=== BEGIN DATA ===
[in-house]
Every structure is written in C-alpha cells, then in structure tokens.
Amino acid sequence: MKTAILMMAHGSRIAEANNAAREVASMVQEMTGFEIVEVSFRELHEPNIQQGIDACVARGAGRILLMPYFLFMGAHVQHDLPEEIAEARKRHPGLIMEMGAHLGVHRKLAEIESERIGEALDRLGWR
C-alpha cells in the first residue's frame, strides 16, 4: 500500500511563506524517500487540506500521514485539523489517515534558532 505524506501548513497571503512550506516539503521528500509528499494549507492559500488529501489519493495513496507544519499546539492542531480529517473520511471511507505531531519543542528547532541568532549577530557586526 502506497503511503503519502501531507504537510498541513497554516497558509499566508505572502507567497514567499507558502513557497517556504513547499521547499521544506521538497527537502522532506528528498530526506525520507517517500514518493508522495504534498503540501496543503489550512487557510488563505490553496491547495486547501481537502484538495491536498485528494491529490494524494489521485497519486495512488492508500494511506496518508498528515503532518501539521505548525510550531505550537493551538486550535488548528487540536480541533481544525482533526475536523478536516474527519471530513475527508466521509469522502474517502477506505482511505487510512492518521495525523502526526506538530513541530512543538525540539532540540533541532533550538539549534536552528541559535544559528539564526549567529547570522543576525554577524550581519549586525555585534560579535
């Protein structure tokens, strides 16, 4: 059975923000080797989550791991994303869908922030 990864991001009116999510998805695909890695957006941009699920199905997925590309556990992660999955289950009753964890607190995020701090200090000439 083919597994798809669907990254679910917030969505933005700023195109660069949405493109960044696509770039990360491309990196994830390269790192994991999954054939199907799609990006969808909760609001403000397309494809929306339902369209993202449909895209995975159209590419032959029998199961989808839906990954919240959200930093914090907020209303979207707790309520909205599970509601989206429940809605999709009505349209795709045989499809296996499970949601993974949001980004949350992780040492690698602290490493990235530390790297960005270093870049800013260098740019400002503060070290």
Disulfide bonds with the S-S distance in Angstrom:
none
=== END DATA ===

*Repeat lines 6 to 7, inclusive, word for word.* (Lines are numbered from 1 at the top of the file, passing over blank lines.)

Disulfide bonds with the S-S distance in Angstrom:
none